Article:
RENNIE SPARKS: This song has the same structure as a Raymond Carver story. The most bitter sweet song about furniture ever written. When I was younger, I didn’t like it because I didn’t like songs about foreigners.

ASTRID KIRCHHERR: It was such a new, fresh thing for a rock’n’roll band to use a waltz to write a song. I like the words as well. They were really starting to experiment a lot at that time. I knew they had a lot of potential, each one of them, but I never, ever expected them to rule the world of music. I definitely knew Paul was going to be a musician and John would be a writer or a cartoonist and a musician, and Stuart a painter and a writer and maybe an actor, and George… George was 17. And now I’m very, very proud of, particularly George, the way he ruled his life, and he’s happy and he’s found so many interesting things to do, like gardening. He calls himself a gardener, which I think is wonderful.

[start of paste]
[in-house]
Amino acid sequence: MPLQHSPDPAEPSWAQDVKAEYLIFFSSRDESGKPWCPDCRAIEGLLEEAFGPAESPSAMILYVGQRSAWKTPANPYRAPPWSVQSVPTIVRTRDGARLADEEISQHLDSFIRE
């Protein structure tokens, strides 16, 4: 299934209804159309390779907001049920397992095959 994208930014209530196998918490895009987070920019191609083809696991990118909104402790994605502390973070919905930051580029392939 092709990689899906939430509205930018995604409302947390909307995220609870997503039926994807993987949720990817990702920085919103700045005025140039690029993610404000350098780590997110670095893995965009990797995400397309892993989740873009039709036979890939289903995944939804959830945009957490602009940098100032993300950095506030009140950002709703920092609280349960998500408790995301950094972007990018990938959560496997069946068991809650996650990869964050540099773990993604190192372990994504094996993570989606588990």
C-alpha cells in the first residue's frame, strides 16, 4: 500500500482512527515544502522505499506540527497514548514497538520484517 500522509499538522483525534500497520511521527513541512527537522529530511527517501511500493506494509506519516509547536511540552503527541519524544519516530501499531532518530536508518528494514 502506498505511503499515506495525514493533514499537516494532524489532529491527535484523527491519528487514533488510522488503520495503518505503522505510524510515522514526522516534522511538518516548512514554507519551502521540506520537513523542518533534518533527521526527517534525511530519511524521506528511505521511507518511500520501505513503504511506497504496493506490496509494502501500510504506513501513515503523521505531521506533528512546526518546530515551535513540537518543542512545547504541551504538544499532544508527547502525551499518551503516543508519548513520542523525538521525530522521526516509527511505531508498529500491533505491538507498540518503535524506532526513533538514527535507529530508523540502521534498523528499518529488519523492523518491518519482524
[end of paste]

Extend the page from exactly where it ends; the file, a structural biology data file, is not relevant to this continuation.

Double A-side single, February 1967

HOLLY JOHNSON: As a child, “Penny Lane”/”Strawberry Fields” was my first lesson in Pop Music. The fact that the actual locations were just around the corner from where I lived gave me the perspective that I was living in the Emerald City of Pop Music right next door to the Wizard of Oz, and one day I would be wearing the Ruby Slippers as the Toppermost of the Poppermost.

ROD DAVIS: This song makes Penny Lane sound more romantic than it was in real life, but the words bring back my childhood. Penny Lane was so much more exciting than our little village of Woolton, which was at the end of the tram track. There was the Plaza Cinema and the Abbey, W.H Smith’s, Bioletti’s the barbers, where the more daring among us went to get a hair cut, and my grandma lived near the roundabout. When I was at school at Quarry Bank, we used to jump over the wall at the bottom of the school grounds, walk past the fire station and stroll along Allerton Road to Penny Lane and maybe buy a bag of chips.